|Date of decision:||19 July 1994|
|Case number:||T 0202/92|
|IPC Class:||C11D 17/00|
|Language of proceedings:||EN|
|Download and more information:||
|Title of application:||Encapsulated halogen bleaches|
|Applicant name:||ECOLAB INC.|
|Opponent name:||Unilever N.V.|
|Relevant legal provisions:||
|Keywords:||Inventive step (yes, after amendment)
Request for remittal to the first instance (not allowed)
Right to be heard - claims filed during oral proceedings - opponent absent
Restricted claims filed during oral proceedings in the absence of the Opponent - remittal not necessary.
Summary of Facts and Submissions
I. The grant of European patent No. 0 203 239 in respect of European patent application No. 85 308 578.5 was announced on 24 May 1989 (cf. Bulletin 89/21). The patent was based on 15 claims, independent Claim 1 reading as follows:
"A halogen bleach composition, compatible with an alkaline cleaning composition, that neither degrades the active components of the cleaning composition nor interferes with their action, which halogen bleach composition comprises an encapsulated composition having a core and at least one encapsulating coating effective to isolate the core, the core comprising a source of active-halogen, characterised in that the coating is a synthetic detergent other than a soap."
Dependent Claims 2 to 15, Claim 9 reading as follows:
"A composition as claimed in any of Claims 1 to 5, wherein an additional coating, namely a coating of a soluble inorganic coating agent, is disposed between the core and the coating of synthetic detergent."
concerned further embodiments of the composition of Claim 1.
II. A Notice of Opposition was filed on 23 February 1990 by Unilever N.V., requesting the revocation of the patent on the ground of lack of inventive step. The opposition was supported by the following documents:
(1) US-A-1 950 956
(2) US-A-4 126 573
(3) US-A-4 327 151
(4) US-A-3 650 961
(5) US-A-3 983 254 and
(5a) US-A-3 637 509.
III. By a decision announced on 28 October 1991 with written reasons notified on 14 January 1992, the Opposition Division revoked the patent on the ground that the subject-matter of the claims did not involve an inventive step. Regarding Claim 9 the Opposition Division held that the closest state of the art was document (4) or document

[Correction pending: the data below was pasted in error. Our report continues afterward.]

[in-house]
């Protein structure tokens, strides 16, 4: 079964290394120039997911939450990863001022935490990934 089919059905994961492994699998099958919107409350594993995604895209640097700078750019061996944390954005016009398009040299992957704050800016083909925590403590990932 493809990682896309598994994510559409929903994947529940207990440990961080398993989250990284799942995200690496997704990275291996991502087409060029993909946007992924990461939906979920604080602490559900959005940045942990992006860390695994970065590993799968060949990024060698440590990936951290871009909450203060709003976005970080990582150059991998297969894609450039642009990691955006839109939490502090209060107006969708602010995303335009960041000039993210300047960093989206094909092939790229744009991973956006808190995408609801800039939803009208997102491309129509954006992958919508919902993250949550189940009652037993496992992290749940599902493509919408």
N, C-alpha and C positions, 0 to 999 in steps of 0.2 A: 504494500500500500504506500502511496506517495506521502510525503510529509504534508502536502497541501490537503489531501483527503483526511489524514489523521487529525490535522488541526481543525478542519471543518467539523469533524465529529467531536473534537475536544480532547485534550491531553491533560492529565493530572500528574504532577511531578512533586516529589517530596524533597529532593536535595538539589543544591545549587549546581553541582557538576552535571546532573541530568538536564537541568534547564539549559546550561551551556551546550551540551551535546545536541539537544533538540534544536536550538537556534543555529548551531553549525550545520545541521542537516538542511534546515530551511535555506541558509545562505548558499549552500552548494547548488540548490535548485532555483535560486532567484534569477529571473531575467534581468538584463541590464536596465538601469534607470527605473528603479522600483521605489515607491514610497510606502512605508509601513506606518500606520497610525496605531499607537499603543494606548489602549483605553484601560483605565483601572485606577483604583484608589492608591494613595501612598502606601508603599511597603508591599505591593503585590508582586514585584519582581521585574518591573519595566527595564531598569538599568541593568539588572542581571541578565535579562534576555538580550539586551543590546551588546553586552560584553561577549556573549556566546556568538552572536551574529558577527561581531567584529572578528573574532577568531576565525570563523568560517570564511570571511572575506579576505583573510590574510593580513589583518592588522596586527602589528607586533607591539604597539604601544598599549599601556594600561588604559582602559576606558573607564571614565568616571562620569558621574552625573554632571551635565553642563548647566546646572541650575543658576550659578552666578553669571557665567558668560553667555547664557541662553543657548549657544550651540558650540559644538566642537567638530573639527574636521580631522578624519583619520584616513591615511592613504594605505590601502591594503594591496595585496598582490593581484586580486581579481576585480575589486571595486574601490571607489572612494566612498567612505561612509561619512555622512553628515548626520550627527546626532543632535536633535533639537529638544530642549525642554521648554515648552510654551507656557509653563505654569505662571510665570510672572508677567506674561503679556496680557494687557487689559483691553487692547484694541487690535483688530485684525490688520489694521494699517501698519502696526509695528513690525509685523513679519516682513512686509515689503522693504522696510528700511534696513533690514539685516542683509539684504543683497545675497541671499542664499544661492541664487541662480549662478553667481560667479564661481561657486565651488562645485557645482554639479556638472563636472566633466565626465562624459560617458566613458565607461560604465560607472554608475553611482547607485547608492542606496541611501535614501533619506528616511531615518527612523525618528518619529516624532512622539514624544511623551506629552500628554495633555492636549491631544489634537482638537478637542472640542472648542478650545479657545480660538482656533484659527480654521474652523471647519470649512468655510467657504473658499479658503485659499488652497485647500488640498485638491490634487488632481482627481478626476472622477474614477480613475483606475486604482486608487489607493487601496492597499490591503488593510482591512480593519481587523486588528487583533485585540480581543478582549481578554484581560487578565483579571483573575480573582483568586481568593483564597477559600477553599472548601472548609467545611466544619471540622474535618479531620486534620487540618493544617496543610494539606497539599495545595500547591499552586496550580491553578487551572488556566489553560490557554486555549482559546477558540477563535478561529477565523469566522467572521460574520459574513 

(7) US-A-4 279 764
which already disclosed two layer coated bleaches. The bleach composition as claimed in Claim 9 differed from the products disclosed in these documents only in that it comprised a second coating of a synthetic detergent other than soap. However, in the absence of any advantage with respect to this closest state of the art, the claimed product comprising this additional outer coating was considered obvious to the skilled person in the light of the disclosure of document (3) or (5) in combination with document (2).
IV. An appeal was lodged against this decision on 9 March 1992 by the Patentee, and the appeal fee was paid on the next day.
A Statement of Grounds of Appeal was submitted on 22 May 1992. Together with this Statement the Appellant filed new Claims 1 to 15 (first request) and two auxiliary requests, Claim 1 of the first request reading as follows:
"An encapsulated active-halogen bleach composition that is chemically compatible with alkaline cleaning compositions and does not interfere with their action, which encapsulated active-halogen bleach composition comprises:
(a) 30 wt-% to 80 wt-% of an active-halogen bleach
core; (b) 5 wt-% to 50 wt-% of an inorganic coating agent coated over the active-halogen bleach core; and
(c) 5 wt-% to 50 wt-% of an n-alkyl sulphate or sulphonate synthetic detergent coated over the inorganic coating agent."
V. The Appellant argued that the claimed bleach composition was advantageous in that it was stable in a highly alkaline environment and did not degrade or react with other components of detergent compositions. He also disputed that the claimed subject-matter would be obvious to the skilled person in the light of the cited documents.
VI. The Respondent fully agreed with the reasoning of the Opposition Division regarding lack of inventive step. In this connection he argued that for the purpose of assessing inventive step according to the problem- solution approach only proven effects could be taken into account.
VII. In reply the Appellant filed a test-report on 27 October 1992. In addition he submitted on 30 June 1993 an Affidavit of Dr. Lentsch which would confirm that the skilled person, on the basis of the prior art, would have regarded synthetic detergents as unsuitable for coating active-halogen bleaches.
VIII. By a facsimile of 17 March 1994 the Respondent informed the Board that he did not intend to attend oral proceedings. Moreover, he requested that the case be remitted to the Opposition Division if requests other than those presented by the Appellant up to then would be considered during the oral proceedings.
IX. Oral proceedings, at which the Respondent was not represented, took place before the Board on 19 July 1994.